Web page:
In this snapshot of Sookio's recent small business webinar on website wins, the team explains how a change of perspective is the fastest route to making your website dramatically more effective.
Your website is not a filing cabinet
To start off, we’re not even going to talk about your website. We’re going to talk about your audience. Who are these people? And what do they want?
There’s this common mistake that everyone makes – whether you’re new to it or have been managing website content for years – and that’s being unable to see it from any perspective other than your own.
The website quickly becomes this dumping ground where you overexplain your services, you paste in longwinded documents in full, or you throw in all sorts of redundant information purely because you have it to hand.
I’ve been in numerous conversations over the years where business owners and comms people roll their eyes when they hear that people can’t find what they need on the website. They’ve put the information there, what’s the problem! Who are these idiots?!
But it’s this condescending approach that results in visitors clicking away from your site in less than a second, heading for somewhere that gives them clearly laid out, helpful information that helps them do what they want to do.
It reminds me of a phrase I used to hear when I was running workshops on writing for the web with Government Digital Services: Your website is not a filing cabinet.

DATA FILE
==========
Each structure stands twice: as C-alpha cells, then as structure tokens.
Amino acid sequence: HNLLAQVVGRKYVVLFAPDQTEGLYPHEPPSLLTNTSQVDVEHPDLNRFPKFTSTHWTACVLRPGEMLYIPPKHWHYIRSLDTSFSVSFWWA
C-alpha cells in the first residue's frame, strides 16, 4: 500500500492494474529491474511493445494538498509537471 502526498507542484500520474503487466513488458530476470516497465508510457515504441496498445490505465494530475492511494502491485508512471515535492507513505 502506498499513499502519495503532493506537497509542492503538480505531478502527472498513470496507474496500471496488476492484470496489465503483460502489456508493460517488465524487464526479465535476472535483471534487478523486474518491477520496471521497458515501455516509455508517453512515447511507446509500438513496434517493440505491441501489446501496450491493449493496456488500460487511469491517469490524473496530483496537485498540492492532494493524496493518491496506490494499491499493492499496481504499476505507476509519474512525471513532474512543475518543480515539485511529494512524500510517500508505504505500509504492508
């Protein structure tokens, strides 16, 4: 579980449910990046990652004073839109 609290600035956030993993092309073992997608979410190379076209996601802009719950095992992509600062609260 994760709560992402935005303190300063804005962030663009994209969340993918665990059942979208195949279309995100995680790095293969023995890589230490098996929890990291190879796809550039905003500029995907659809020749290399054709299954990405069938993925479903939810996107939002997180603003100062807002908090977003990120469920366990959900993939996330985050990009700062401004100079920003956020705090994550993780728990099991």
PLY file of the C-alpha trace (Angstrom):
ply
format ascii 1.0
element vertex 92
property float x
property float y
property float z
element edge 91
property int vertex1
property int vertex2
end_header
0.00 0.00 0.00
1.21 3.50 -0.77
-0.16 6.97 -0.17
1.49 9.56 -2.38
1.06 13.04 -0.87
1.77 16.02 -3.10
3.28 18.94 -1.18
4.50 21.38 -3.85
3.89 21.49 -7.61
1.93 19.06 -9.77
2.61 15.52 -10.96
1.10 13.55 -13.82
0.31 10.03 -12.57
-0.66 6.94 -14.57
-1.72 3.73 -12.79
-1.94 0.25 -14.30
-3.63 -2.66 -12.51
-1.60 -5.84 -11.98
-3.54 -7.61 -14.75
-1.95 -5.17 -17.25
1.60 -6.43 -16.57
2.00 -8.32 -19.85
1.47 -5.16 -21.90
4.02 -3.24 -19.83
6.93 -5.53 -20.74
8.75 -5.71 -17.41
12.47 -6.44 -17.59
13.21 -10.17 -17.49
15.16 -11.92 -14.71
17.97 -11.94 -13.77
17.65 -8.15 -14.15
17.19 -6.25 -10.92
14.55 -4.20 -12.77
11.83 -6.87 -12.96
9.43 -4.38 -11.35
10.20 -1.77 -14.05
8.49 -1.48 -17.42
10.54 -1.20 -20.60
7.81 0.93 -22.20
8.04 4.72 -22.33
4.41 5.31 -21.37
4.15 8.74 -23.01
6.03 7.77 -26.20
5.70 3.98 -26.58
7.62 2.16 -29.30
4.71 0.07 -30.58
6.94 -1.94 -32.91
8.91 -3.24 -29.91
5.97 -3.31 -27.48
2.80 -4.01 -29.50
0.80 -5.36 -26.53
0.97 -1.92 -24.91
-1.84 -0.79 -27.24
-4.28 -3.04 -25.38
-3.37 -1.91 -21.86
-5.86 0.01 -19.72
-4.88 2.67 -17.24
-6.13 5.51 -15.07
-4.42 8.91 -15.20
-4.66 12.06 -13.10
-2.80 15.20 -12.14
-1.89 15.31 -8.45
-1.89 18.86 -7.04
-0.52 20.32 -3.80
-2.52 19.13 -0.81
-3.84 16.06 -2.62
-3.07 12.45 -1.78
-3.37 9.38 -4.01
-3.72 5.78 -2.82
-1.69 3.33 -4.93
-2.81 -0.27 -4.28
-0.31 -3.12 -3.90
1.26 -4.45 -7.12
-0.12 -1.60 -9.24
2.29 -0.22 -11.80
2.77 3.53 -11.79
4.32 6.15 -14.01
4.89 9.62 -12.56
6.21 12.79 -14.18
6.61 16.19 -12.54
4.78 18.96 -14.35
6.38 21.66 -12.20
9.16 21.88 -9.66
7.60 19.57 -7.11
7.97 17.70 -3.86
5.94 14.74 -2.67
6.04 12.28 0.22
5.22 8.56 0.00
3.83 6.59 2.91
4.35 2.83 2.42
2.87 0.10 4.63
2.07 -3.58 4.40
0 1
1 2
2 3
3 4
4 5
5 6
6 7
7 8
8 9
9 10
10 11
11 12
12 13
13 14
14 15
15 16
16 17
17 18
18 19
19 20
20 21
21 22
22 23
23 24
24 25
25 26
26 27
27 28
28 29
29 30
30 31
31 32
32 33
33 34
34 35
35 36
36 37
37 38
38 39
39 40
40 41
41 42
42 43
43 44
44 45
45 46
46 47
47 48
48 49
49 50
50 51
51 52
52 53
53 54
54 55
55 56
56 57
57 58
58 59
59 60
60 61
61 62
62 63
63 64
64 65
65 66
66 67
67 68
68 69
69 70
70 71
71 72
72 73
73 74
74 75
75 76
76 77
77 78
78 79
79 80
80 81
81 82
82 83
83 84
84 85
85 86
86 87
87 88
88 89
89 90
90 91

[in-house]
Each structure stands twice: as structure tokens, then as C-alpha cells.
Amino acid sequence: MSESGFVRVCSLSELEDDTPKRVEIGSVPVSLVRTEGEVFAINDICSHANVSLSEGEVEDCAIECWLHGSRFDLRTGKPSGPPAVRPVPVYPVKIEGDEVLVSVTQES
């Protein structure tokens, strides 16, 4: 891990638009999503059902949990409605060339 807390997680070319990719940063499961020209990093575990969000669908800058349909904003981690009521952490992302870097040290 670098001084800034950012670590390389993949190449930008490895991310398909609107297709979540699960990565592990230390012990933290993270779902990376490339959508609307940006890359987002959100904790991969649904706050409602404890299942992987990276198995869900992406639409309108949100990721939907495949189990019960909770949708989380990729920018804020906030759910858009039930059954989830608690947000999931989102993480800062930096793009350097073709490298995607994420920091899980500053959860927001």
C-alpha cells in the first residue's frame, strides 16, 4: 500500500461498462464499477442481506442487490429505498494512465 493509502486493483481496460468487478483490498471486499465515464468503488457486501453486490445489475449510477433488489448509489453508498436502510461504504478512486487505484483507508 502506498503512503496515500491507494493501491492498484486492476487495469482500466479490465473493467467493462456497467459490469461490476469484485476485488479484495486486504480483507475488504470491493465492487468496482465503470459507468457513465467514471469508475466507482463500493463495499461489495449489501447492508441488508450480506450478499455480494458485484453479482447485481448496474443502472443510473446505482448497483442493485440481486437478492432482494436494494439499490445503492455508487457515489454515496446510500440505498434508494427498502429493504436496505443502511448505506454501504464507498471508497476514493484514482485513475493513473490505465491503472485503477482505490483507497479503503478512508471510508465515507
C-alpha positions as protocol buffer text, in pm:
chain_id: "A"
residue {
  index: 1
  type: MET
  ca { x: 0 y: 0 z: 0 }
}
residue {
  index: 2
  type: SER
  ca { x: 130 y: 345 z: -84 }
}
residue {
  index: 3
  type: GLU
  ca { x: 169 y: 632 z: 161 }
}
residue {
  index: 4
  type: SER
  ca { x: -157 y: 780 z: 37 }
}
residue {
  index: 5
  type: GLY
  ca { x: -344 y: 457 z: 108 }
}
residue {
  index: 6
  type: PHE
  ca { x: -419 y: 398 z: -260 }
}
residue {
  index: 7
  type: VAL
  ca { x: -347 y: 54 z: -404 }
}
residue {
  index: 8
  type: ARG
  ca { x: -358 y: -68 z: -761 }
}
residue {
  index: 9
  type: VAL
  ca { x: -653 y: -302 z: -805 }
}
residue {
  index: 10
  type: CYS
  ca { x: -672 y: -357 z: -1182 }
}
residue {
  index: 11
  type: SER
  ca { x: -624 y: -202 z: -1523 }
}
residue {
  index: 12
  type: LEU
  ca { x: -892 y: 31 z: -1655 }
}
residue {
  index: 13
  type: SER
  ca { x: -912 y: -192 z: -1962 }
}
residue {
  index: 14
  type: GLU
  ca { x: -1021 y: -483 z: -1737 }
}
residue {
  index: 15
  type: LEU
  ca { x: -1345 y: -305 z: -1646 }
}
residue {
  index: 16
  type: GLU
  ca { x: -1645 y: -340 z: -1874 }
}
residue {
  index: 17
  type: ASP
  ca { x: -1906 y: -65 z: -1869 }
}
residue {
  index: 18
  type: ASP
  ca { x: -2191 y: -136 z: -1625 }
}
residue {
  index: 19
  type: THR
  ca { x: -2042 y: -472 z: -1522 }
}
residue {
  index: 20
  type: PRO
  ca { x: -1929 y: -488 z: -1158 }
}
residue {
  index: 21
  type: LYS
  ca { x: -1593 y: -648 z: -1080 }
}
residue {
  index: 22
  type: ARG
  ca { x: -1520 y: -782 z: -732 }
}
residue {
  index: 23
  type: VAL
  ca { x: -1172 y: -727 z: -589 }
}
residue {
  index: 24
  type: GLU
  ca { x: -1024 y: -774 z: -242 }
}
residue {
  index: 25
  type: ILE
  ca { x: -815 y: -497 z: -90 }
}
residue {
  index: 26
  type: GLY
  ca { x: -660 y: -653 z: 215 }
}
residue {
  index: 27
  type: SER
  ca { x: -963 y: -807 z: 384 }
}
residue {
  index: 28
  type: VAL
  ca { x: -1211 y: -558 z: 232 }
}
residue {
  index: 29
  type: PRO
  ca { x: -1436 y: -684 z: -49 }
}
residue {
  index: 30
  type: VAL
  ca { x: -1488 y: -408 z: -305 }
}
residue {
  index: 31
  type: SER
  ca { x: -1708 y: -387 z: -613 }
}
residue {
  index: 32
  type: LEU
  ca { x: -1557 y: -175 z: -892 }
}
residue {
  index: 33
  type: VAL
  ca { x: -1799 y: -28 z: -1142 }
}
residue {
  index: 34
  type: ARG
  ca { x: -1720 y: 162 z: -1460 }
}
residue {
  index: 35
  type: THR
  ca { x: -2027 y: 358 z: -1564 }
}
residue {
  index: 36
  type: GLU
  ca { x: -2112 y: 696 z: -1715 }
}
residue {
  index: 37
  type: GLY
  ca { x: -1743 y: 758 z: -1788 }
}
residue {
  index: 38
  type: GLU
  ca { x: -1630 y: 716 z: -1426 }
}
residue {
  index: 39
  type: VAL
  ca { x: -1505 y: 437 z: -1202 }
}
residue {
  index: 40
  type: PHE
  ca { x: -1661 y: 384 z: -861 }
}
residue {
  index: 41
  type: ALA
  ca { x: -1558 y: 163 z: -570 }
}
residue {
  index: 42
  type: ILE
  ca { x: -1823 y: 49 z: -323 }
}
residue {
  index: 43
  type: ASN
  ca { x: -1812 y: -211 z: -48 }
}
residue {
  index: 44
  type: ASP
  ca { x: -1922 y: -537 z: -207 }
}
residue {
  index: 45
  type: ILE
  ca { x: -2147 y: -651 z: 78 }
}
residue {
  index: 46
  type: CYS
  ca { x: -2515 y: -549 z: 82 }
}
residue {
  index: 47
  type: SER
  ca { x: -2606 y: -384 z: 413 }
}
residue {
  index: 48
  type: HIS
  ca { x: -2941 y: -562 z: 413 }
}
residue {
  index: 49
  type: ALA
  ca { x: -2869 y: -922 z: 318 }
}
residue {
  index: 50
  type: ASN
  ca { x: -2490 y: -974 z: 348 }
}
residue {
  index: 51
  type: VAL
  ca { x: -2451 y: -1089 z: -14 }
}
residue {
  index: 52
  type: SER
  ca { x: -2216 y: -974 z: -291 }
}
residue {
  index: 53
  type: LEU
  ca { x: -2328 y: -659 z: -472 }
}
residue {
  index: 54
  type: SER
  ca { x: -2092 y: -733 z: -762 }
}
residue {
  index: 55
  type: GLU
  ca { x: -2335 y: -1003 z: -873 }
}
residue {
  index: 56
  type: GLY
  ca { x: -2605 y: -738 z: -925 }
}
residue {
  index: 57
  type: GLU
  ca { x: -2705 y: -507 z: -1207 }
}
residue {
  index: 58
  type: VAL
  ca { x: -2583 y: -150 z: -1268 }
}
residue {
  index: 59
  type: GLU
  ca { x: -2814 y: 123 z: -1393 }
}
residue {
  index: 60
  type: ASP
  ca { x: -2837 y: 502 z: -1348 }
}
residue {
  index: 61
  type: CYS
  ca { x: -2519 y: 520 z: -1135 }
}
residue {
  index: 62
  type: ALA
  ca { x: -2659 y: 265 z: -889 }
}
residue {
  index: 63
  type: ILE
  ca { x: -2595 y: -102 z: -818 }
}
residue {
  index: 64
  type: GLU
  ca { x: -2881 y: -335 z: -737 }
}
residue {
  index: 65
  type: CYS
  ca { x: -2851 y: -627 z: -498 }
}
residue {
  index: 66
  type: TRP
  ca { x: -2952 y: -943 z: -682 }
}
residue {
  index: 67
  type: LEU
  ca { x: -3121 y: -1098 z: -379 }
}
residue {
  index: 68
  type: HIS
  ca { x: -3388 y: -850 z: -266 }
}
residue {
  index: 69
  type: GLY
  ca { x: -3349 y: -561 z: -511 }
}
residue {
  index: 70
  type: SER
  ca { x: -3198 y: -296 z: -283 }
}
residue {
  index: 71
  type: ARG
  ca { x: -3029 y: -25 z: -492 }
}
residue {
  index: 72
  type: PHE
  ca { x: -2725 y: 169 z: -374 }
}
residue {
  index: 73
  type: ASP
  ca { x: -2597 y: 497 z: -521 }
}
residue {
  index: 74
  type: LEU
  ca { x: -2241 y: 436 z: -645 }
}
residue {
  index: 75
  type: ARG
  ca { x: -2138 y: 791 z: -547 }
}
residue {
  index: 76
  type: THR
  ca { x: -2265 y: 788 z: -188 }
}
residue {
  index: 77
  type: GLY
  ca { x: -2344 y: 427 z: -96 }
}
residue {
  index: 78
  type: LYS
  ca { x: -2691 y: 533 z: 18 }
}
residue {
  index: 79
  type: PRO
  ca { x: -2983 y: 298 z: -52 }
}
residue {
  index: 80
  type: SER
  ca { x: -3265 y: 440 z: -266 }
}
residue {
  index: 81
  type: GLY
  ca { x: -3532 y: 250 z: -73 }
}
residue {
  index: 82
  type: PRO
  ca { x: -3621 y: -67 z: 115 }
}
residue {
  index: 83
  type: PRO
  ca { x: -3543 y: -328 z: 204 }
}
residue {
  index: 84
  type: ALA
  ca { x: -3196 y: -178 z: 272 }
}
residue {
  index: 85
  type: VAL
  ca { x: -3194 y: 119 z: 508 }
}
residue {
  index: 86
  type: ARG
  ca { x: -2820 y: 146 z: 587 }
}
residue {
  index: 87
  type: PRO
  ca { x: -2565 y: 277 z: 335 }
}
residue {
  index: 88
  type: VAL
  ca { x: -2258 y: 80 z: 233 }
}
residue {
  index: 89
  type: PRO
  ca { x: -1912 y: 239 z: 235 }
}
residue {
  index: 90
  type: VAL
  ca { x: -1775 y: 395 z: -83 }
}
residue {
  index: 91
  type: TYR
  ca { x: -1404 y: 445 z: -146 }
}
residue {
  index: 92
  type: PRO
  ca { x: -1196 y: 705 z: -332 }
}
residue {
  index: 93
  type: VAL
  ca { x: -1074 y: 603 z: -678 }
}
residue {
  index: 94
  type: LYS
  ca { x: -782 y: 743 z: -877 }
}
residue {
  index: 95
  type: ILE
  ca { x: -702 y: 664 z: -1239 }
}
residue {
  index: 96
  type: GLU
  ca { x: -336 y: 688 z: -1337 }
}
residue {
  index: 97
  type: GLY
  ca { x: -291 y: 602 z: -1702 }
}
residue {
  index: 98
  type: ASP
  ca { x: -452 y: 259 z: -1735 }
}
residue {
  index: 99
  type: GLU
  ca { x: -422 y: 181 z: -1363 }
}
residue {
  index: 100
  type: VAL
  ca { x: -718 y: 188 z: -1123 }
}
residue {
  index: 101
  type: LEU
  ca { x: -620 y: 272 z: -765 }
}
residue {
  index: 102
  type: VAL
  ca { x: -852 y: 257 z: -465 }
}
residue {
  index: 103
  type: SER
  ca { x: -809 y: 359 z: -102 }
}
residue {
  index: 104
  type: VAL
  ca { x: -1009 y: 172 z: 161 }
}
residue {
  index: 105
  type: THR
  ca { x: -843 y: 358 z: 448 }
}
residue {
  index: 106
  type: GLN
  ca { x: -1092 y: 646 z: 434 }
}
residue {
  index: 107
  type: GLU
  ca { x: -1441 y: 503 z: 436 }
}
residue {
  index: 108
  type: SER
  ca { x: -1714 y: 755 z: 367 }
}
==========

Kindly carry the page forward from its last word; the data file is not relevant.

Correct! It’s not a filing cabinet, it’s a mechanism for telling people what they need to know and helping them buy your products. You can dress it up as much more than this. But at the core that’s what it is.
It’s so easy to become emotionally attached to your website, overwhelmed by it, even intimidated and scared to touch anything in case it breaks. But so often they can be the very first glimpse a customer gets of your business, and can make the difference between making a sale or the customer moving on.
So it’s always hugely important to think about it from their perspective, not your own.
What do users want from your website?
Think about pain points.
What challenges are your customers facing at the moment?
What problems are they trying to solve which led them to go on Google and end up on your website looking for answers?
A useful exercise to try is pinpoint your users’ needs. Try this framework:
I want to…
So that I can…
Thinking about public sector services, this could be:
As a UK resident, I want to get on the electoral register so I can vote
If you’re a university:
As a student hoping to study politics, I want to see if you offer this subject so I can apply
Or me, in the first lockdown in 2020, stuck at home at springtime:
As a homeowner, I want to know if the local garden centre is open so I can buy some plants
And I’ll tell you something interesting. It was really hard to find out this information. Really hard!
I had the same experience again coming out of lockdown number three.
As a woman who likes to look well groomed!...I want to find a local beauty therapist…so I can get a pedicure.
And that was impossible to find out too. The interesting thing was that with some further rummaging around, the information was there on people’s Facebook pages, but not on their websites.
Facebook pages are great for people who have already used your services, but for attracting new customers, you need that essential information on your website.